Sorry about the sun making some of the pictures crappy.













    I have a big collection of Ann Arbor pictures since I am there all the time. If you want to see them then go to, http://s27.photobucket.com/albums/c1...k/Ann%20Arbor/

  6. #6
    Cyburbian
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    Fayetteville, AR is a nice little college town. The growth is doing a pretty good job of killing it, but you're in the Ozarks, which make for some nice scenery. The UofA is a pretty good place to study, even if they don't have a planning program. Dickson St. is going upscale, with both good and bad that came along with that.

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    Cyburbian Brocktoon's avatar
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    How about Tempe, AZ. Home to Arizona State University and Playboy just ranked it as the third best party scool in the country. The weather is hot but so are the co-eds, PAC-10 football, its always sunny and the school is large enough where you can major in just about anything, including planning. Tempe has a great nightlife, above average music scene, and your are 30 minutes from Phoenix.
    "You merely adopted the dark. I was born in it,..." -Bane

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    Cyburbian cch's avatar
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    Iowa State, Western Illinois and U. of Iowa

    Iowa State University (undergrad) in Ames, IA: the campus is beautiful, nice mixture of old and new, with wonderful landscaping and a park-like feel. It was the country's first land-grant institution. Just south of campus is a little commercial area refered to as "campus town", with bars, tattoo parlors, lots of pizza joints and other restaurants, especially ethnic stuff, copy centers, and movie theater and the like. I've heard the area isn't in the best shape now. Apartments and rented out houses are scattered throughout the entire city, with a good bus system, so you could bus it to class even if you lived super far from campus. It was a good place to go to school, friendly, diverse and not too overwhelming. Though it is kind of in the middle of nowhere, they bring a lot of big name musical acts there to their collisium. And Des Moines is just a 30 minute drive away.

    Western Illinois University (grad) in Macomb, IL: after being spoiled by the beauty at Iowa State, WIU and Macomb was a complete dud to me. Most class buildings look to be built around the same time, in the same light-colored brick. Virtually no landscaping on campus. I wasn't use to seeing huge patches of dirt and broken sidewalks, coming from Iowa State. Bus system only hung around campus, and you had to drive to get to any bars or restaurants. Way too many cars and student parking areas on campus. There is really nothing to do in this town but drink.

    University of Iowa in Iowa City, IA: Though I never took classes at U of I, I was a regular there since high school, visiting friends and hanging out. Iowa City is a wonderful place. Very progressive and diverse, with campus buildings not too far apart, but integrated into the downtown. Students do a lot of biking and walking there. Use to be a very popular mall right downtown, but it has pretty much closed when a bigger mall was built miles away, on the outskirts near the interstate. There are still lots of ecletic shops and eateries located less than two blocks from most class buildings, and a great nightlife within walking distance from all the dorms and most student apartments.

  9. #9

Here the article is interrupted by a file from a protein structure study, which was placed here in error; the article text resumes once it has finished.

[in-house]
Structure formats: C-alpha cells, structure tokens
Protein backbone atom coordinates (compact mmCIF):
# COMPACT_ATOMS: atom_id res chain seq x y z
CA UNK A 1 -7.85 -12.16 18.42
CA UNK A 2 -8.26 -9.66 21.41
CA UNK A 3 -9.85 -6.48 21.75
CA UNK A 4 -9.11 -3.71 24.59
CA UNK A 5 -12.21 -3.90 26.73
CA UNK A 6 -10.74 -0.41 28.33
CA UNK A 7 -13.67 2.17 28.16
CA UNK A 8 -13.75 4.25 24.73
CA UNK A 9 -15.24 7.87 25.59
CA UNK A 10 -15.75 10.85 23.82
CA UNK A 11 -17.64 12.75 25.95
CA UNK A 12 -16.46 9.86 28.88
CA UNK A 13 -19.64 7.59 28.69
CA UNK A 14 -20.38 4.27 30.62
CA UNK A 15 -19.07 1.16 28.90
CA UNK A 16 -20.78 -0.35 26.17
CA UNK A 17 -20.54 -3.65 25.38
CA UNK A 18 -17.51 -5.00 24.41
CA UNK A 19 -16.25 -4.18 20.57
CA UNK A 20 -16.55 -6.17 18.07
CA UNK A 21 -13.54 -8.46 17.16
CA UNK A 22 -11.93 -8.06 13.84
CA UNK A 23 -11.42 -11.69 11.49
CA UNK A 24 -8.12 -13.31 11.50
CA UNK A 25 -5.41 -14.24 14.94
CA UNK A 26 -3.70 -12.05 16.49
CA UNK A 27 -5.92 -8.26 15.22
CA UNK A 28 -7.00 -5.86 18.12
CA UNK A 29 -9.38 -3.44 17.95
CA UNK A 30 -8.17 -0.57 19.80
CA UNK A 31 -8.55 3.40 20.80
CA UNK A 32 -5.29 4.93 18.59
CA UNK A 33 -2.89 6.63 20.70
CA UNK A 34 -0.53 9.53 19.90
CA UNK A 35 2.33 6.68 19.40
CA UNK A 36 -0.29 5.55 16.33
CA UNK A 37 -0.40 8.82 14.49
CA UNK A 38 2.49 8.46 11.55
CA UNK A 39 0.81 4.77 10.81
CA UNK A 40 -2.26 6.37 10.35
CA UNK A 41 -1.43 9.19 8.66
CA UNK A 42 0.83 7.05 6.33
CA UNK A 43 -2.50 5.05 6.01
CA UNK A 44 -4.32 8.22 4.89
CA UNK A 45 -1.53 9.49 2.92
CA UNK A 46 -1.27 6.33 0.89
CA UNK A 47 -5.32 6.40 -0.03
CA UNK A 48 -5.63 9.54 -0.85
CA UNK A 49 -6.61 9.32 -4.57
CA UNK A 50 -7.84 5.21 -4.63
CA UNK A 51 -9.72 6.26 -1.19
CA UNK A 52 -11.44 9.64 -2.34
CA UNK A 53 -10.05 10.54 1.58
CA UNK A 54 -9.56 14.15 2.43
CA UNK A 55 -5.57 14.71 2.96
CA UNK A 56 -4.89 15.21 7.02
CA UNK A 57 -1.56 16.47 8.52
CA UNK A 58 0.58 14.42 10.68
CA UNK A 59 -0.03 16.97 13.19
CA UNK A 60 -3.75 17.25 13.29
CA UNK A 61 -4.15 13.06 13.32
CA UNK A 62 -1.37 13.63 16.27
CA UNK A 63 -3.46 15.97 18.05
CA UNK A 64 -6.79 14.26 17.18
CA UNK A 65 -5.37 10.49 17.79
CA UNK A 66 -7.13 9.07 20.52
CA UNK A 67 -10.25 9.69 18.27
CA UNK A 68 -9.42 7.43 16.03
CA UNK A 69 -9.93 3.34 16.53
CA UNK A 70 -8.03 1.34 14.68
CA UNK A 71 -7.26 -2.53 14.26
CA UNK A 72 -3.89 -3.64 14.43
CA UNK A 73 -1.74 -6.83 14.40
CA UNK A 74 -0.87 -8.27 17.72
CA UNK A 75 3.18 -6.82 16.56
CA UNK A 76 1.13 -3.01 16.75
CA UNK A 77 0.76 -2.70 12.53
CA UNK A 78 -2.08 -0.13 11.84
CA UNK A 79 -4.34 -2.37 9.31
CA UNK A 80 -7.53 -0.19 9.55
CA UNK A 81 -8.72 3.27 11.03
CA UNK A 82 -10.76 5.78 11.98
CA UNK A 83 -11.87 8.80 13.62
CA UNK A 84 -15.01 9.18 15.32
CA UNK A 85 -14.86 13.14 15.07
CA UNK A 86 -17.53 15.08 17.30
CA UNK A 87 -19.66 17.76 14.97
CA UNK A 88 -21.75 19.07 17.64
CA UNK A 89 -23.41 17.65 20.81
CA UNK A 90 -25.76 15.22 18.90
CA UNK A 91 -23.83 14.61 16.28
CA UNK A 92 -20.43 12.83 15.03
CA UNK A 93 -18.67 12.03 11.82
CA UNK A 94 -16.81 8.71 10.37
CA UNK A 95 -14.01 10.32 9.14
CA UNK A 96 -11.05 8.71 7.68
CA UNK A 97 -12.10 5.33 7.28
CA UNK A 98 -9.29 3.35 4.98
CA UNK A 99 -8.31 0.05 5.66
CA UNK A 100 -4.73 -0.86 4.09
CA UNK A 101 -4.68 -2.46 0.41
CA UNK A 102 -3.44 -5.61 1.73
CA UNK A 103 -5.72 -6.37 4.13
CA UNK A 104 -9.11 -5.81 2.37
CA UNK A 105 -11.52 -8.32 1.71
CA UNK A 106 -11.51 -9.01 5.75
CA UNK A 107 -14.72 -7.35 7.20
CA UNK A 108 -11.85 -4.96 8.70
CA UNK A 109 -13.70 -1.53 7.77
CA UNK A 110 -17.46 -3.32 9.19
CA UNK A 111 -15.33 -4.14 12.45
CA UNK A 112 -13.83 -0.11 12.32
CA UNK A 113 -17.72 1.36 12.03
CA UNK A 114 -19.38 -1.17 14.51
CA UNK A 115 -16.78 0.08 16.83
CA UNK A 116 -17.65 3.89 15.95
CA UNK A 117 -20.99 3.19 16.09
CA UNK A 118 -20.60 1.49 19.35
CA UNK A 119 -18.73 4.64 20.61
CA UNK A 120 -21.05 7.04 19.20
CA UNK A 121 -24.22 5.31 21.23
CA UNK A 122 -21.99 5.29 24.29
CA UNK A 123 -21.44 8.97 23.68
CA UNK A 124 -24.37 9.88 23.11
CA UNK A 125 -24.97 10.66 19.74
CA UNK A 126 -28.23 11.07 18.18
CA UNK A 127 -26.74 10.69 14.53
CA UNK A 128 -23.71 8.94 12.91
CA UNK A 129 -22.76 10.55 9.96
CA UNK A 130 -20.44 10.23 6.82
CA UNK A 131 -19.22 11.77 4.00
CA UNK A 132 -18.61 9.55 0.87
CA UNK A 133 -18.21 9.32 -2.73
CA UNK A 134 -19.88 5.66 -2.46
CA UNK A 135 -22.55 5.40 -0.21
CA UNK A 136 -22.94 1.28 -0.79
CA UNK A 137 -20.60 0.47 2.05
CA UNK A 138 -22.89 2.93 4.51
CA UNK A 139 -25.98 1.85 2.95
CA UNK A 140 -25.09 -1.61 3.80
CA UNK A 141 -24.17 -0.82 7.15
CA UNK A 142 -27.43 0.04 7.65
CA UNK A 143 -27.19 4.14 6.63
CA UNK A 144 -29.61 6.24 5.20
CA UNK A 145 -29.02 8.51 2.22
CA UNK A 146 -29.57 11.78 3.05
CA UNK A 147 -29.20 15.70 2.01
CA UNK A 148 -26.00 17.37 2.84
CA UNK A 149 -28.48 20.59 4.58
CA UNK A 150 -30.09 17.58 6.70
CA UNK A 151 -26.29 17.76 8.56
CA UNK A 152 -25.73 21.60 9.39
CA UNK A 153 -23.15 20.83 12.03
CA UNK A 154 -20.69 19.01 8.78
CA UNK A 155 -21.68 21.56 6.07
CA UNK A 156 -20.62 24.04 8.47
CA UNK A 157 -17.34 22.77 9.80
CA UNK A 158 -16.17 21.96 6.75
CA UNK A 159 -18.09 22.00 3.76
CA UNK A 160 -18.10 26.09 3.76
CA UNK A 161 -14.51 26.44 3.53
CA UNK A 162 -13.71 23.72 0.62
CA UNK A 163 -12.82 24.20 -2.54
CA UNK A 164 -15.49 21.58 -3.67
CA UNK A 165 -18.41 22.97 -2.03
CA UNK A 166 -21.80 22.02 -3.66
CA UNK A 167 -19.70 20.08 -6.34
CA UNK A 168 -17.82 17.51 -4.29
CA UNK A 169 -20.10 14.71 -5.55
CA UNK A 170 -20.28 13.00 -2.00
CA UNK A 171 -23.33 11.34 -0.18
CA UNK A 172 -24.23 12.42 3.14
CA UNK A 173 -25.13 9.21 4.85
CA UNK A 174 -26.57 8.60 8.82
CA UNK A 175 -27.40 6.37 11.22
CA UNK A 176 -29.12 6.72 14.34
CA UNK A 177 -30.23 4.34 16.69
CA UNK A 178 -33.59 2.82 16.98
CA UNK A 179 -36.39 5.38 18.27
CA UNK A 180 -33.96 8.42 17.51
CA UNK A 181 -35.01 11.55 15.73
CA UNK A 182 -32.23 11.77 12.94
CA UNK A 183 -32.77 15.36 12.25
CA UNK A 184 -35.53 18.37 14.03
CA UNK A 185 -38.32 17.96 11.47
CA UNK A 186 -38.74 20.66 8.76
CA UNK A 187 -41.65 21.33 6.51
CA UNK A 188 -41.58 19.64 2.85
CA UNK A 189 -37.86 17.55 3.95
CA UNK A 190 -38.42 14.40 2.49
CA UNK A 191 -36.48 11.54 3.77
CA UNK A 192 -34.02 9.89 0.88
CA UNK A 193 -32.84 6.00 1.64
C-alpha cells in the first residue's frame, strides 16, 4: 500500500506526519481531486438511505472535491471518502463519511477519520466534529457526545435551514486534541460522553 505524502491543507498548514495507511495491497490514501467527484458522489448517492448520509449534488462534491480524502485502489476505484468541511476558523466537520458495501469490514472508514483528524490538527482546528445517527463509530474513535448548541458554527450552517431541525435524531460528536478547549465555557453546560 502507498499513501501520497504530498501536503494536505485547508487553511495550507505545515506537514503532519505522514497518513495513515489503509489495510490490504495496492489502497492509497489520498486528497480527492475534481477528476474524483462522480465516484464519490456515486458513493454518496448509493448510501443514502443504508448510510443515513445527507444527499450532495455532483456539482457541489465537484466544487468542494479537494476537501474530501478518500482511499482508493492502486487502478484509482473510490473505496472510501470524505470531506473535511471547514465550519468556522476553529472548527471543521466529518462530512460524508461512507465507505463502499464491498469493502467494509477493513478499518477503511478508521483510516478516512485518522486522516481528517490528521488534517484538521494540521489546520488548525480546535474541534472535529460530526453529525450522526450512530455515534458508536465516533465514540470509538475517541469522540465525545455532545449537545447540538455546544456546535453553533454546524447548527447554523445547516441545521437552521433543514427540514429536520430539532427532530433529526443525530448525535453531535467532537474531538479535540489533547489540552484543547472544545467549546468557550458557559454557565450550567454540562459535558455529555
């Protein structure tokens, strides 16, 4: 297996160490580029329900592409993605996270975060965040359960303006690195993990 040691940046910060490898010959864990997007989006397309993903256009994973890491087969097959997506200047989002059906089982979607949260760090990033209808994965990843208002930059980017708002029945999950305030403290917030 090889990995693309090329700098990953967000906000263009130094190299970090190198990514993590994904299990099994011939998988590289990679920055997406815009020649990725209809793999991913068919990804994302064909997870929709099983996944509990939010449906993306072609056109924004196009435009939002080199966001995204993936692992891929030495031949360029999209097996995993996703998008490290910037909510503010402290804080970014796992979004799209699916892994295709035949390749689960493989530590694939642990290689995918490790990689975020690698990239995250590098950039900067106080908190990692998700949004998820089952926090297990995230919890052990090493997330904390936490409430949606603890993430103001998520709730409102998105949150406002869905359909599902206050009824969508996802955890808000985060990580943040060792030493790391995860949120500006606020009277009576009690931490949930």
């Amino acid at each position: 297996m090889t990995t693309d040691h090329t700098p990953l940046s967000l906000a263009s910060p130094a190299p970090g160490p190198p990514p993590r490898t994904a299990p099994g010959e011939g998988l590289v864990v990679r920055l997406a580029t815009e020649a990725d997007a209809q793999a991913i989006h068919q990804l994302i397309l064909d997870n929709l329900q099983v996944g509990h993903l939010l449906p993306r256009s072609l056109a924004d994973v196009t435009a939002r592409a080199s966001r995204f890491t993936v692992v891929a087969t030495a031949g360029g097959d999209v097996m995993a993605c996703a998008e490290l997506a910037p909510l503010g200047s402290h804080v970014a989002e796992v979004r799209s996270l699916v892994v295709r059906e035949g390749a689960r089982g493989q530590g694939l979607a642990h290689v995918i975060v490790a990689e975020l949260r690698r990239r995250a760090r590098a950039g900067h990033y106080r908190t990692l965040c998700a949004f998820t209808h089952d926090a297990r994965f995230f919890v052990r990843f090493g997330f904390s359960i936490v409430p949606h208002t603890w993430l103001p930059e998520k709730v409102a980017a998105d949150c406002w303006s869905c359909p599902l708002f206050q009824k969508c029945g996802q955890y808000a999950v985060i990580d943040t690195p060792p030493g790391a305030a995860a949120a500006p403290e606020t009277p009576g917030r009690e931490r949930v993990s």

Cyburbian drucee's avatar
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    In my mind, the ideal college town is Tucson, AZ. It's a large college town--900,000 in the metropolitan area--slightly larger than Syracuse, Madison, and Knoxville, and slightly smaller than Austin, Rochester, or Albany. It's not small enough to be stifling (Athens, OH) and not surrounded by endless suburban sprawl (Tempe/Phoenix). The campus is beautiful, expansive, and central; it makes up a district in itself. Immediately surrounding the campus are student-oriented apartment complexes and quaint rental homes in historic districts. There are even two distinctly different, [I]walkable[I], transit-served commercial areas. University Avenue has the requisite chain clothing stores, sub shops/pizza parlors, and always-crowded bars, while Fourth Avenue a few blocks away retains the hippie/counterculture feel of the 1970s. Everywhere you go, you feel as if you're in Wildcat Nation. The red-and-blue "A" logo is ubiquitous, and Wildcat athletics are followed relentlessly by the entire town. Yes, it really does grind to a halt when Arizona basketball makes the Final Four.

    Add to all this the feeling of being in the "Old Pueblo." Unlike soulless Phoenix, which sprawls for 30 miles in any direction, Tucson often looks and feels like a frontier settlement. Historic low-slung bungalows, the standard housing stock throughout the inner city and university neighborhoods, are done up in adobe and red brick. Streets are dusty, and instead of green lawns and palm trees (it's a travesty how many of these are in Phoenix today), front yards are done up with dirt or rocks and desert plants. The iconic saguaro cactus is everywhere. The city is surrounded by mountains on all four sides, including the fascinating Mount Lemmon just an hour to the northeast. It's a "sky island" 7000 feet above the city of Tucson with the southernmost ski runs in America. To the west is Gates Pass, home of what just might be the world's most beautiful sunsets (and a popular makeout point for years). Housing prices are substantially lower than in Phoenix, and should stay that way for awhile. Politics are substantially more liberal and activist than in conservative, sprawl-happy Phoenix. The Mexican food might just be the best in the country. Phoenix/Scottsdale is only 90 minutes away for people who need fancy-schmancy shopping, big-ticket sports, and traffic (there are only two freeways in Tucson). Finally, don't forget, IT'S A DRY HEAT. (Seriously though, 300 out of 365 days a year are picture-perfect.)